Zijin unit settles case over Peru torture claims

Wed Jul 20, 2011 3:54pm GMT
 

LIMA, July 20 (Reuters) - The Monterrico unit of leading
Chinese miner Zijin has agreed to pay compensation to 33
Peruvians who say they were tortured in 2005 after protesting
against the company's plan to build a copper mine, lawyers for
the plaintiffs said on Wednesday.
    The Peruvian office of Zijin Mining Group (2899.HK: Quote)
(601899.SS: Quote), which struck a deal to buy the Rio Blanco copper
project from Monterrico in 2007 and then inherited the fallout
from the dispute, could not be reached for comment. A
Monterrico company official in Hong Kong declined comment.
    Monterrico did not admit liability under the settlement,
which was struck after the case was scheduled by a U.K. court
to go to trial, the lawyers said. The financial terms of the
settlement were not disclosed.
    "Our clients suffered deplorable mistreatment and were
denied justice in Peru," said Richard Meeran of the law firm
Leigh Day & Co in London. "This was an extremely costly
exercise for Monterrico and constitutes a salutary lesson for
multinationals operating in developing countries."
    Meeran's firm had previously won an injunction in 2009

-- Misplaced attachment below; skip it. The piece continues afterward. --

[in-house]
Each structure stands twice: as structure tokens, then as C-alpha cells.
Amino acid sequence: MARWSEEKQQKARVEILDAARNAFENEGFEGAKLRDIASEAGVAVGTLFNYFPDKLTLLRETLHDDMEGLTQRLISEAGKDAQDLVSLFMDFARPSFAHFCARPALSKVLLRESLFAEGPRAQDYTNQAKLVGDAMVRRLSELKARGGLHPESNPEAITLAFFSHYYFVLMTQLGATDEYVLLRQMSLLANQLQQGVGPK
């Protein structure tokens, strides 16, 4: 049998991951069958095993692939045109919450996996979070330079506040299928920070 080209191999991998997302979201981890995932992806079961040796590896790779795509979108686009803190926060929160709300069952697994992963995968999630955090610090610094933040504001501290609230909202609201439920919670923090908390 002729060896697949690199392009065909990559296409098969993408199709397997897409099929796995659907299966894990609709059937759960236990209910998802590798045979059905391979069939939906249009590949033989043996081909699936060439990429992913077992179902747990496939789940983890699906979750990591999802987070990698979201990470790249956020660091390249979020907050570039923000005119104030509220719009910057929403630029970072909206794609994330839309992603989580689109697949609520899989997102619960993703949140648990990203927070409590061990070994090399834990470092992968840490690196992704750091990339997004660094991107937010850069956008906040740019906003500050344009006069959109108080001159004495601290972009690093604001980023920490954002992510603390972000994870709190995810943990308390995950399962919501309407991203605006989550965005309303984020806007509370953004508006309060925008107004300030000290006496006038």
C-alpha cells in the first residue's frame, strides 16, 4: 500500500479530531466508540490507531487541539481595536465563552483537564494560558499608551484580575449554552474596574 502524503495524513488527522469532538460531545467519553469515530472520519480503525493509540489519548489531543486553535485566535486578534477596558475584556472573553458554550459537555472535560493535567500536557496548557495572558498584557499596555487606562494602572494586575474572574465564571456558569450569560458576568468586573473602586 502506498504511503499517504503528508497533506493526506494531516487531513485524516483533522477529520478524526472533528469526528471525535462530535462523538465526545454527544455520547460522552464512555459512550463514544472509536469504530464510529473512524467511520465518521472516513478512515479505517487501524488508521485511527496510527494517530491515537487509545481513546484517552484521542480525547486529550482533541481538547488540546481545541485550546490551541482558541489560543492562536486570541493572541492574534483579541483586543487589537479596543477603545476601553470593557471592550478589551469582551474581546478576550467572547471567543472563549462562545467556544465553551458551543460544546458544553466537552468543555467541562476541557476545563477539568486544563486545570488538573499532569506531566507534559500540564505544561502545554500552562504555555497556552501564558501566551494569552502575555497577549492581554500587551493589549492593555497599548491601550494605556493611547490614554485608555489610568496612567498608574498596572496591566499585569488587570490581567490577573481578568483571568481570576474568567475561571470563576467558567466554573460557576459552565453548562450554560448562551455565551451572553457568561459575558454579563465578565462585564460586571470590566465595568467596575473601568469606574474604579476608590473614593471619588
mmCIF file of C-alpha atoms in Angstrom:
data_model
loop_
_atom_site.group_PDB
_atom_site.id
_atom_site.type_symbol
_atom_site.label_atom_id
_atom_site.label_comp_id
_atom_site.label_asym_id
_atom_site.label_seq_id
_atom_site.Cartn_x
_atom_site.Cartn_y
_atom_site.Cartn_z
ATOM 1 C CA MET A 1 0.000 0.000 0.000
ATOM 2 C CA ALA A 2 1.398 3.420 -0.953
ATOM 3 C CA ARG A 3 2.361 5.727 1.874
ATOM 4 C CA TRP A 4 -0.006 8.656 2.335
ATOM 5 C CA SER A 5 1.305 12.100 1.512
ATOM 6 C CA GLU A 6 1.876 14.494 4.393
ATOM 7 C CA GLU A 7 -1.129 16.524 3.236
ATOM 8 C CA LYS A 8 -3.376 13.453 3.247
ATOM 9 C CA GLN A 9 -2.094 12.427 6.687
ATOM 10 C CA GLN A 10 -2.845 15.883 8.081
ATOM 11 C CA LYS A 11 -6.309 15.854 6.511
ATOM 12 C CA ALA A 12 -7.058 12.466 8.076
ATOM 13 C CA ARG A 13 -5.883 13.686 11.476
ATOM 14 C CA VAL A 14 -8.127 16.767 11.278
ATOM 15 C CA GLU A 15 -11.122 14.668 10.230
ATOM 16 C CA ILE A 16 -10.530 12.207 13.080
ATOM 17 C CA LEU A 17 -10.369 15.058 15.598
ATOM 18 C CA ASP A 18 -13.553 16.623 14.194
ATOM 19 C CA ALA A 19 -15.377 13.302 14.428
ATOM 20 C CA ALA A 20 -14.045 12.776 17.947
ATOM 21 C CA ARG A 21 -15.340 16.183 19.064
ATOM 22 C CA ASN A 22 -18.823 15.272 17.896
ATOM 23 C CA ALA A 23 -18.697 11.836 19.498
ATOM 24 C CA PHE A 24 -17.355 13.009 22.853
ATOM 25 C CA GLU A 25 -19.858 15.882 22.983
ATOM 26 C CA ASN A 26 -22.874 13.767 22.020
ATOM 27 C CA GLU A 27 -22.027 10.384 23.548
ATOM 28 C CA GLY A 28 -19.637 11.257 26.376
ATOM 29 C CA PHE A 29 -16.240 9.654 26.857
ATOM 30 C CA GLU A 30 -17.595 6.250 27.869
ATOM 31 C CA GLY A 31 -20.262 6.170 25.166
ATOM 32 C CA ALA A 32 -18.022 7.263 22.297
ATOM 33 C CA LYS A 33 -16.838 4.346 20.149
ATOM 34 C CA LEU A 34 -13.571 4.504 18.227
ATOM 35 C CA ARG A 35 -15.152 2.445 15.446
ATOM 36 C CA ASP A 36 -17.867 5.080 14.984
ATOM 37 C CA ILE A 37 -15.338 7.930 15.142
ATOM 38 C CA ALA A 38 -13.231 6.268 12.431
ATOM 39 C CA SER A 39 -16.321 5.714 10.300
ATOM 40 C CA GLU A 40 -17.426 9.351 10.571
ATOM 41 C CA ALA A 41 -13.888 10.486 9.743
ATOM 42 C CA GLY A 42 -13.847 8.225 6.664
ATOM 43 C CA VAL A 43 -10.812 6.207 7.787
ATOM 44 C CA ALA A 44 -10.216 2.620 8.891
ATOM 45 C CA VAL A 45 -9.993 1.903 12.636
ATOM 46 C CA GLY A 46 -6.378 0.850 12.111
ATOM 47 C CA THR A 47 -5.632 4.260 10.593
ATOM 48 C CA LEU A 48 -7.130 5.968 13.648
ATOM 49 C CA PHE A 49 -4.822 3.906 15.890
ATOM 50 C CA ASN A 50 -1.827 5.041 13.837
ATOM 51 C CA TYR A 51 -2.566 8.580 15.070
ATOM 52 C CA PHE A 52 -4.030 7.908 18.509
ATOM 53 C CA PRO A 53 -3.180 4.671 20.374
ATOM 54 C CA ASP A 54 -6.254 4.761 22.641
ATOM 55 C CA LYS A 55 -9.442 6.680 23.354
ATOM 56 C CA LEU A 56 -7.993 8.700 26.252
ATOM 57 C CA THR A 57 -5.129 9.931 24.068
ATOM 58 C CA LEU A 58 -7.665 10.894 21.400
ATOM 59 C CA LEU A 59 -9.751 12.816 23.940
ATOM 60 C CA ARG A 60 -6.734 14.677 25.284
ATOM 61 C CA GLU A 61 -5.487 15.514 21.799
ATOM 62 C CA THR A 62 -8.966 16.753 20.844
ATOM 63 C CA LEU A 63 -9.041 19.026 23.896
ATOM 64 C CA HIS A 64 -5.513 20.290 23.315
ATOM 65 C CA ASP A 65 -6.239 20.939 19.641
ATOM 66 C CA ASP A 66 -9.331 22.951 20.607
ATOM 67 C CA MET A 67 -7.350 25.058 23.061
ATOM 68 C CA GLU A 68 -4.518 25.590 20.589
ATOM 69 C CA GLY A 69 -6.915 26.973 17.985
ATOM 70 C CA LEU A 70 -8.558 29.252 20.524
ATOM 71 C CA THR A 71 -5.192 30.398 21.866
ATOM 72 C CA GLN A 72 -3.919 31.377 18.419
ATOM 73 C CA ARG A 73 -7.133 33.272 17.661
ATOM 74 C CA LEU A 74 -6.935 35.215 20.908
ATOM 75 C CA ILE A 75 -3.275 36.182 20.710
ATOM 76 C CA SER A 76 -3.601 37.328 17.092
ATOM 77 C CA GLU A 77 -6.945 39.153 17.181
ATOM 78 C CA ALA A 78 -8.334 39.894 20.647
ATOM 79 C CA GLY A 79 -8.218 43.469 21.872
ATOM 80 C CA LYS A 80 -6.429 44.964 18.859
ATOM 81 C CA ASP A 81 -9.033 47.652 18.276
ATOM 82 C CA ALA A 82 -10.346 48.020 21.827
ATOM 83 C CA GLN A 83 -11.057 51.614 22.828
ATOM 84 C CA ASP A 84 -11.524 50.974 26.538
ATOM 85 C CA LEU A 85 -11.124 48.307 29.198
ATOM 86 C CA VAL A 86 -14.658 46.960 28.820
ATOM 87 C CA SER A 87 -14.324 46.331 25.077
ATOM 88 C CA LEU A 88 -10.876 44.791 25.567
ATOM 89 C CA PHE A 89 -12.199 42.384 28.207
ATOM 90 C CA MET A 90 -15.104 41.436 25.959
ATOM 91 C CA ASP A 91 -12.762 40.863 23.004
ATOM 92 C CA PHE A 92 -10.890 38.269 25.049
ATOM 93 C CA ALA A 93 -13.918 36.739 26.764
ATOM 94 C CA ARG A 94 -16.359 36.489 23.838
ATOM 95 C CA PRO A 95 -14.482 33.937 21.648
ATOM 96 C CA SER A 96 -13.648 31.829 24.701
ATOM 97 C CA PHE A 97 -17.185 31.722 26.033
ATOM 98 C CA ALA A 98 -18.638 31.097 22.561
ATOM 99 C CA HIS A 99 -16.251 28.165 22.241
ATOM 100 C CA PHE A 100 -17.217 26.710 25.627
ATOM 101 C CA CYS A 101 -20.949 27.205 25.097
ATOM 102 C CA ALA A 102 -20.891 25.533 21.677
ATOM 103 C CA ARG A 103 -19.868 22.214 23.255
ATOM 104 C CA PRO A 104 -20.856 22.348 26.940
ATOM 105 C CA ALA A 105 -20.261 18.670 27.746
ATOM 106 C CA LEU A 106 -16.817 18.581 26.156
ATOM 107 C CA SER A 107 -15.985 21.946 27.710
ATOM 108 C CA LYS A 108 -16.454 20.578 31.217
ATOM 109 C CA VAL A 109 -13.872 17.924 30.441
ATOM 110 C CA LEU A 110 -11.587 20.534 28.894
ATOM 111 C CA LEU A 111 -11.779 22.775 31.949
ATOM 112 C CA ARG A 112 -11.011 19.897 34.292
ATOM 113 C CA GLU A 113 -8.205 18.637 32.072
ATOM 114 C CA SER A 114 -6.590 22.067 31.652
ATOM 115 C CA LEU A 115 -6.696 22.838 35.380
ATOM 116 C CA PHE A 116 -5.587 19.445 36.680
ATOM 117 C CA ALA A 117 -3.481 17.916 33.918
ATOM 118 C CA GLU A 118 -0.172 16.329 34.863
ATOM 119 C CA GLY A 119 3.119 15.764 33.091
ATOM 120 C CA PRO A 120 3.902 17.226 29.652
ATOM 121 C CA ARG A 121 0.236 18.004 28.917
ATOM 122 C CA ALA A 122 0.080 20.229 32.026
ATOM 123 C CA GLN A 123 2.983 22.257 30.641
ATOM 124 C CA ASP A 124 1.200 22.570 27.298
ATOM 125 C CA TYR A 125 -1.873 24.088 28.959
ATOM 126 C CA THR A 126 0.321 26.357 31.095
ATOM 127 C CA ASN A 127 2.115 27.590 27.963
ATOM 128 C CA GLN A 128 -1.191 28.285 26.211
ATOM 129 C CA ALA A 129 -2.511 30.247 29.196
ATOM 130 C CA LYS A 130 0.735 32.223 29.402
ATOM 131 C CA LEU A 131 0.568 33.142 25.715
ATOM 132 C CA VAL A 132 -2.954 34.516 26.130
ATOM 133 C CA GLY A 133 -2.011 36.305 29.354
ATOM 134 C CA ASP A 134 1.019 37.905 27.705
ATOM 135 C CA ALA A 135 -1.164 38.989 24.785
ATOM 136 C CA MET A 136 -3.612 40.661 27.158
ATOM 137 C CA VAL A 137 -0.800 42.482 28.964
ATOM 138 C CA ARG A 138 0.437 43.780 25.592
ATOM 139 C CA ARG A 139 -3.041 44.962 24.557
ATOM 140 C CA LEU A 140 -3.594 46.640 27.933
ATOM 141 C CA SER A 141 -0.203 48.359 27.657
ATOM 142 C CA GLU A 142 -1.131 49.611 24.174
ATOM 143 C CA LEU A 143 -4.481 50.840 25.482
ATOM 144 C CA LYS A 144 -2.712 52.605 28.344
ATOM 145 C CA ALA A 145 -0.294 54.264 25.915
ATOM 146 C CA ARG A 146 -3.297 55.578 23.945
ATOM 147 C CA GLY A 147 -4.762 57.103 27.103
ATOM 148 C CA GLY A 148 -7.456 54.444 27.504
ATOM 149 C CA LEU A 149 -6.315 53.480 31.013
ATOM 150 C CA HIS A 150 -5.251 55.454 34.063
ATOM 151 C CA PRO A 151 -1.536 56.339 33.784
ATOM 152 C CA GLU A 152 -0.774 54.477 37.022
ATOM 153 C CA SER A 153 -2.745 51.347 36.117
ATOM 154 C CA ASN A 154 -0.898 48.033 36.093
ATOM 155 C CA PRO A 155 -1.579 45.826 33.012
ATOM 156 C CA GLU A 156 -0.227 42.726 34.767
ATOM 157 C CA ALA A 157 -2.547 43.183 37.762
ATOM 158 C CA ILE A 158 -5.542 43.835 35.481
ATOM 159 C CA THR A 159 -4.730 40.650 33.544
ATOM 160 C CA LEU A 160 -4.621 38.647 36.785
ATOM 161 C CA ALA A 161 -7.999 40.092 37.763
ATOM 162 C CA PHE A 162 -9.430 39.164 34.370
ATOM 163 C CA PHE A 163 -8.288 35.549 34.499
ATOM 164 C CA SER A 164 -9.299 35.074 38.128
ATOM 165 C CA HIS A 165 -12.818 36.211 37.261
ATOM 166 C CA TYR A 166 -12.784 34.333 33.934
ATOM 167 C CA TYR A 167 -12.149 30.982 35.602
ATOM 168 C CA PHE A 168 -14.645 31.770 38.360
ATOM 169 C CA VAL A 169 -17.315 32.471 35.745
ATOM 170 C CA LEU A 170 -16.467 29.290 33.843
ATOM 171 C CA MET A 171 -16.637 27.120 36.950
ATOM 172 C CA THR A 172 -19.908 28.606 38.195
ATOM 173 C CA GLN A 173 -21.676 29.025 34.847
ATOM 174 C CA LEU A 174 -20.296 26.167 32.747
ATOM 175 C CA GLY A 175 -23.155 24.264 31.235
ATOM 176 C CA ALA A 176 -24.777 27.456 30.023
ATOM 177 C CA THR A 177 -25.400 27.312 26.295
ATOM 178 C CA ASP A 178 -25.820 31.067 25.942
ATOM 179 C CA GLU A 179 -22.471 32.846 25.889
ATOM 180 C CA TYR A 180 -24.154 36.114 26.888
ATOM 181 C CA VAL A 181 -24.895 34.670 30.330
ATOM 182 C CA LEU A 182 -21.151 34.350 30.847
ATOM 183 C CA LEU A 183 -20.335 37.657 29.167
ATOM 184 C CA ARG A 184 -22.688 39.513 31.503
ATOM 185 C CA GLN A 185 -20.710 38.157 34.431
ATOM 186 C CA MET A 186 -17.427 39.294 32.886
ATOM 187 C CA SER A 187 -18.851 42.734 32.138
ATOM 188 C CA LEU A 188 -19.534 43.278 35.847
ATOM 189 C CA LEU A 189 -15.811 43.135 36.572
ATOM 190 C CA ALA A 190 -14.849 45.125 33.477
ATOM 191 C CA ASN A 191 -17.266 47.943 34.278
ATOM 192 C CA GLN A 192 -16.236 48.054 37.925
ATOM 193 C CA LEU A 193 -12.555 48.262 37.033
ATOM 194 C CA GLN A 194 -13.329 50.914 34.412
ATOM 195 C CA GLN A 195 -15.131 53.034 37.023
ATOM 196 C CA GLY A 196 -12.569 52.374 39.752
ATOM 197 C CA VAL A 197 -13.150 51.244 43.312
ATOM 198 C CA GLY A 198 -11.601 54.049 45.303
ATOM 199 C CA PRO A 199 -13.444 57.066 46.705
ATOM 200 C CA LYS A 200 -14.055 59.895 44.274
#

around when it filed the lawsuit that froze 5 million pounds of
Monterrico's assets.
    The plaintiffs alleged the company's management incited
local police to attack and harshly treat protesters who
mobilized to stop construction of the mine, which they said
would cause pollution and hurt water supplies. Plaintiffs said
that some company employees participated in the mistreatment.
    One protester died after being detained in the 2005 clash
and photographs published later in the Peruvian media showed
protesters handcuffed with hoods placed over their heads. Some
were allegedly beaten, five said they were shot and two women
said they were sexually abused over 2-3 days in which they were
held.
    The history of the Rio Blanco project has been especially
bitter. In 2009, at least two workers died when 15-20 armed
people, apparently unrelated to the original protesters,
attacked the company's mining camp.
    Foreign companies and residents in poor towns often argue
about mining and oil projects in Peru, one of the world's
largest metals exporters.
    Human rights groups blame the government for failing to
mediate conflicts over resources and say President Alan Garcia
has often ignored environmental concerns in his push to lure
foreign investment.
    The $1.4 billion Rio Blanco copper-molybdenum project,
which is located in the northern district of Piura, would
produce some 200,000 tonnes of copper concentrate a year if
local approvals for its construction could be won.
  (Reporting by Terry Wade;editing by Sofina Mirza-Reid)

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